A kid just learning to drive. You pop ‘em into an average car and then put them into something special like a BMW M series (trying to keep that “M” theme here ). At first the kid is going to think the M is better – but really honestly don’t know why. It takes skill and knowledge to fully understand, use and appreciate any tool.
Put that BMW in the hands of someone who knows…… magic. The same holds true for fine photographic equipment. Don’t buy a Leica M just because it’s a Leica. You’ll be wasting your money and the tool.
TIP 2 – Find out what type of photography you want to do.
This is hard and will take some time.
I tired everything. Landscape, Wildlife, Sports, Studio, Street / Journalism, Events, etc…
This is important because knowing what you want to shoot will determine what gear to focus on. A DSLR is a great versatile tool in my opinion. You can use it for everything but there are some compromises. Size, weight, format, shooting experience, are just some of the compromises.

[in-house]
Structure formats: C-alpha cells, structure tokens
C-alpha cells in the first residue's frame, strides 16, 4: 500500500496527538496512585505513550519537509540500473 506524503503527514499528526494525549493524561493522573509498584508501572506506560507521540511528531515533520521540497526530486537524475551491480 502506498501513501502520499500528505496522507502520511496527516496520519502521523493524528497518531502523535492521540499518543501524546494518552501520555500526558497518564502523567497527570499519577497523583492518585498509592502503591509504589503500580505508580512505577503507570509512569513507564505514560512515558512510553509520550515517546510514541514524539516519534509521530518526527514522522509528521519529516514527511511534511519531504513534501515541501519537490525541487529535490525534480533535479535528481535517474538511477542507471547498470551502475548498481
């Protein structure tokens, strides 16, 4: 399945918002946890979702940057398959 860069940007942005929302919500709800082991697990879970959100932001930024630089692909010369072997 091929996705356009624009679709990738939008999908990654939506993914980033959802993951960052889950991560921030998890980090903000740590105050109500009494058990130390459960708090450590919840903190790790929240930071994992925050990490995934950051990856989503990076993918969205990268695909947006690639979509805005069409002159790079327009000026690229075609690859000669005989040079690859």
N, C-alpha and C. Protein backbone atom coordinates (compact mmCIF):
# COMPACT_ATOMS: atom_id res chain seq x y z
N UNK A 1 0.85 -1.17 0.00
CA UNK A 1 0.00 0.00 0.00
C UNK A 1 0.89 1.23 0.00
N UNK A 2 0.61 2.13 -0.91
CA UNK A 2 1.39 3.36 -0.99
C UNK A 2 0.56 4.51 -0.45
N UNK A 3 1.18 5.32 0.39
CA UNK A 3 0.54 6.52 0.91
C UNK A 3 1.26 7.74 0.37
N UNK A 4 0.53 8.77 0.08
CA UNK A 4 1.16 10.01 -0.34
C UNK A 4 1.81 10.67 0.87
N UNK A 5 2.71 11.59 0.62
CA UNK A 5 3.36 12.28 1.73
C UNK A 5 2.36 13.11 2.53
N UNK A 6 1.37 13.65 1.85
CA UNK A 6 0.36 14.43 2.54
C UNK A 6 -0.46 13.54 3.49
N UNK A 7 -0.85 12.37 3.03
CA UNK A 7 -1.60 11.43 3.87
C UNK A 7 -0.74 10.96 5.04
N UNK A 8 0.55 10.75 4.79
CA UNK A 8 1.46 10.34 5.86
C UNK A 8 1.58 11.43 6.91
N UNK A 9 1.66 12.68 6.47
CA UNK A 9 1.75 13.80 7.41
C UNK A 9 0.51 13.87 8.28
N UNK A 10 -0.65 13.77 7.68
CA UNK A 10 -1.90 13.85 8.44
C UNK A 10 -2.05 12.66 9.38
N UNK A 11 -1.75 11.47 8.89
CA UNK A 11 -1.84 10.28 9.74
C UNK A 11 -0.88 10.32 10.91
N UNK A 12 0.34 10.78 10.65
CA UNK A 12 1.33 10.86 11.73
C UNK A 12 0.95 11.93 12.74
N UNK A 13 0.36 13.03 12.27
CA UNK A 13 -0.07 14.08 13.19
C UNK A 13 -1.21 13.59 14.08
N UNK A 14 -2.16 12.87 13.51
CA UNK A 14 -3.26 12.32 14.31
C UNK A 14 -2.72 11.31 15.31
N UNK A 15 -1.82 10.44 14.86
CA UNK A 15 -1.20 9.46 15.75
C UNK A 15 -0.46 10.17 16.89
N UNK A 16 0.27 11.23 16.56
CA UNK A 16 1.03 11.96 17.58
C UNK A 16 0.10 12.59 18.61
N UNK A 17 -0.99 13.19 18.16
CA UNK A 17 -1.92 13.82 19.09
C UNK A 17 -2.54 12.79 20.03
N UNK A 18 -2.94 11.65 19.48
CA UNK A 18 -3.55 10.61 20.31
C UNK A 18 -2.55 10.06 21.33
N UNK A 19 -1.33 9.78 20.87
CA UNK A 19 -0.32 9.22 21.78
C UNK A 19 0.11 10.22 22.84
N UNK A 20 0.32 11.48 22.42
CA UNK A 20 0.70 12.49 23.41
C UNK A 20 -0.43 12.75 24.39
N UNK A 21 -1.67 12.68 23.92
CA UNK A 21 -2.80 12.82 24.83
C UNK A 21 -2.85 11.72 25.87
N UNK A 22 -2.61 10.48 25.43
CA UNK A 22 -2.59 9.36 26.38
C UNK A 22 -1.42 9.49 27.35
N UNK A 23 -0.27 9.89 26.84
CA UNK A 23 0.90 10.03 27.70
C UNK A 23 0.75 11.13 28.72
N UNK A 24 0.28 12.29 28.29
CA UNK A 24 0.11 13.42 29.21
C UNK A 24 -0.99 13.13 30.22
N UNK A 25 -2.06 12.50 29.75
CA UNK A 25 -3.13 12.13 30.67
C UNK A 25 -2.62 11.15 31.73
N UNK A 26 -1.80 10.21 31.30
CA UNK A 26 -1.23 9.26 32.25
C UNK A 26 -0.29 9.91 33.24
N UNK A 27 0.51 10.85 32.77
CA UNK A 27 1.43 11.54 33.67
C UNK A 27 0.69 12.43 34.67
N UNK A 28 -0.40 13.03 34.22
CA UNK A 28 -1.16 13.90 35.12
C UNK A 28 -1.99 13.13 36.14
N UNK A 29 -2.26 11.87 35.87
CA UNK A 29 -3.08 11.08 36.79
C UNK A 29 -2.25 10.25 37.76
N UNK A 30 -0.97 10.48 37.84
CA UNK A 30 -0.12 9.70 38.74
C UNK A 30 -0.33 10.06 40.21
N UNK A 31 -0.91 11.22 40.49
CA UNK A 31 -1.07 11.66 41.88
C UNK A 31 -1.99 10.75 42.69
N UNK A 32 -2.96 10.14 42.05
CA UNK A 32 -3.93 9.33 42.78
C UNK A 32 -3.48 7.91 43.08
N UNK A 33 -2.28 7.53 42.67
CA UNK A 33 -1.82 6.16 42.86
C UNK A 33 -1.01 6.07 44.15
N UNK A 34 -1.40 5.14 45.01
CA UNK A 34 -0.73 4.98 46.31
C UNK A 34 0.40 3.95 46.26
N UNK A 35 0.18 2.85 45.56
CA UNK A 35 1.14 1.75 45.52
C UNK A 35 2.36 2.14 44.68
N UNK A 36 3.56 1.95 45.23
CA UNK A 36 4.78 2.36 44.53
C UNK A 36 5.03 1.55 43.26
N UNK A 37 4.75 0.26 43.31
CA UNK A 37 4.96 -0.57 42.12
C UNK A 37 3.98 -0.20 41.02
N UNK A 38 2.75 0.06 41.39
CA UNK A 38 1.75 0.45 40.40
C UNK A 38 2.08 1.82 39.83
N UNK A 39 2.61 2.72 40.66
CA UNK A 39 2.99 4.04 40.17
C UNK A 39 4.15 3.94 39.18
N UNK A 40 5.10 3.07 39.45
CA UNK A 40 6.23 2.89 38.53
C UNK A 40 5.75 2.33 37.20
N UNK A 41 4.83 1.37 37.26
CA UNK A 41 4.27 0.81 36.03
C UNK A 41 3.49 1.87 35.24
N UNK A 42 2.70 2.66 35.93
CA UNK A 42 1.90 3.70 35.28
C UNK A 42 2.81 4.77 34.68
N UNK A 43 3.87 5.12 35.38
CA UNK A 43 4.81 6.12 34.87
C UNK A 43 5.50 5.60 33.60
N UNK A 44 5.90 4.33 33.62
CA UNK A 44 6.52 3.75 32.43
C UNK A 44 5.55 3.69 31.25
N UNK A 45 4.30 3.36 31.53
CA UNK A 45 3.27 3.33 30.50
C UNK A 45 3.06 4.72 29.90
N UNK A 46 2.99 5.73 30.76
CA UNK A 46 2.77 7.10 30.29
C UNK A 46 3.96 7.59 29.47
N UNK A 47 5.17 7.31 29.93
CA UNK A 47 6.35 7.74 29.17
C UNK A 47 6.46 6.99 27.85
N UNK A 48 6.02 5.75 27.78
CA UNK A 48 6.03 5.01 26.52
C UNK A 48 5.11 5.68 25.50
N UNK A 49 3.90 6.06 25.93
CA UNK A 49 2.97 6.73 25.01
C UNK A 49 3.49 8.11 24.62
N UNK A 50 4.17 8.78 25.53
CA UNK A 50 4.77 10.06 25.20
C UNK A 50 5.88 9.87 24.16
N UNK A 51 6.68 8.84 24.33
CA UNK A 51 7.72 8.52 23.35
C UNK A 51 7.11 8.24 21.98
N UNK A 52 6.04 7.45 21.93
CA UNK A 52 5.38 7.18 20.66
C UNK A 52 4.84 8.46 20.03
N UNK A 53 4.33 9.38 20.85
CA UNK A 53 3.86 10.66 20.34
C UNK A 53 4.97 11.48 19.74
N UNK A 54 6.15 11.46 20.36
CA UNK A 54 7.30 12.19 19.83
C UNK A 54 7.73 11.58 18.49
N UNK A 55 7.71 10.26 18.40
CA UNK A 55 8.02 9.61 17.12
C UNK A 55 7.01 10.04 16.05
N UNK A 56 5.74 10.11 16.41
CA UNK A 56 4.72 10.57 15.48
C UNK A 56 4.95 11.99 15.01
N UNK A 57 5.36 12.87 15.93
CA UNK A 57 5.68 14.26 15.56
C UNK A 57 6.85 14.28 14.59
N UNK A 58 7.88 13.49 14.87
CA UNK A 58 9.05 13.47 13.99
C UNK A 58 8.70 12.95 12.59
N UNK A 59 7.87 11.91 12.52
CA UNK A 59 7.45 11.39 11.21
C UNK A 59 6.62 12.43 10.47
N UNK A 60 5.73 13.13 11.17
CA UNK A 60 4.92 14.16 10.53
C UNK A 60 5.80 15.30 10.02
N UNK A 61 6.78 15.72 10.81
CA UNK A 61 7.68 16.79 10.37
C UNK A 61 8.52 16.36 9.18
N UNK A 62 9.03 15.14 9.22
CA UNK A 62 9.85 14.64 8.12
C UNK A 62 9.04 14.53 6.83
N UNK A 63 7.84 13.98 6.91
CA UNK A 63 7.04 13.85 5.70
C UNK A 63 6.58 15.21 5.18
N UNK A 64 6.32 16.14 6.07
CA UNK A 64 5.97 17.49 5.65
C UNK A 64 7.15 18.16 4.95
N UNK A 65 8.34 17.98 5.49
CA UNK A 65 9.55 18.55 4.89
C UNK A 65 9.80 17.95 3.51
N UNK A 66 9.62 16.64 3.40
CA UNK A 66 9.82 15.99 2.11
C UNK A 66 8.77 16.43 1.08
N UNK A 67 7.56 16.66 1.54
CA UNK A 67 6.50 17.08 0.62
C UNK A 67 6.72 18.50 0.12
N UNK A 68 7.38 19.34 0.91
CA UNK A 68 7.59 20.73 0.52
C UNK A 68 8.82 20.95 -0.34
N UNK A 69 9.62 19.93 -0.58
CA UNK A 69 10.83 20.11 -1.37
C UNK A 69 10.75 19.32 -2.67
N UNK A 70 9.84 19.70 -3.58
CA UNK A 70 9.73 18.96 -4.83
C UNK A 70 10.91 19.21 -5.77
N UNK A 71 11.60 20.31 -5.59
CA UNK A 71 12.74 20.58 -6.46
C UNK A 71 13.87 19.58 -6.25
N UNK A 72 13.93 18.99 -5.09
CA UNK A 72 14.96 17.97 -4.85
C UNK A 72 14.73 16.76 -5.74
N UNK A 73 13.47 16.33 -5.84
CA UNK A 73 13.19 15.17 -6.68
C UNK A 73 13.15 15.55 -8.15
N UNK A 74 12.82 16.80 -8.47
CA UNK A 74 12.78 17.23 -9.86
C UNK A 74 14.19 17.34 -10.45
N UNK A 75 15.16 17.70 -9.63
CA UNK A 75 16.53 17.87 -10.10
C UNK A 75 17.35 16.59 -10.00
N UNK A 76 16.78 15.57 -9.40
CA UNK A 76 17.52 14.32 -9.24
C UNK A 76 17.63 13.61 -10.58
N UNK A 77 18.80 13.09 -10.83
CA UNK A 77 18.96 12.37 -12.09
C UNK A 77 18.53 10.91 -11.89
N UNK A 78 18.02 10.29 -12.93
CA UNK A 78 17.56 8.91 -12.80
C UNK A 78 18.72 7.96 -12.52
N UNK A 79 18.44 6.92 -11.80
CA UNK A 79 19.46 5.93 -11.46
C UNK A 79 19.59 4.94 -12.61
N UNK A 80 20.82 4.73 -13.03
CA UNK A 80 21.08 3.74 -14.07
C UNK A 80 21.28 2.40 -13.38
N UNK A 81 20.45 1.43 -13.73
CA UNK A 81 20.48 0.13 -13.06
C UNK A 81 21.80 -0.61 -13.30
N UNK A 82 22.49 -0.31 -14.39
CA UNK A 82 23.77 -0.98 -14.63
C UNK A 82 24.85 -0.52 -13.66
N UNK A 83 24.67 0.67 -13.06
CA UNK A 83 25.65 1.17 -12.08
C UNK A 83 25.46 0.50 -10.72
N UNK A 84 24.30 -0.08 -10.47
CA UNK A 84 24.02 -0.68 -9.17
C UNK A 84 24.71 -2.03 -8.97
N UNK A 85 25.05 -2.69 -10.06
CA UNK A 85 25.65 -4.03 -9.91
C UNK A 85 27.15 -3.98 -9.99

I discovered Street / Journalism photography was my thing and has become my passion.
The Nikon D3S is a great camera but for shooting Street / Journalism…. It’s not the best. More on this later in the article. Also search out the other great postings on this site.
TIP 3 – Research, Research, Research
Learn all you can….. it’ll be a life long learning thing anyway (if you intend to be better). I was fortunate to meet some great people during this journey.
Find a camera dealer with knowledgeable people. For me, Camera West in Walnut Creek, CA has been a haven and wonderful place for the pros and the serious hobbyists. The more you know, the more you’ll know what to buy.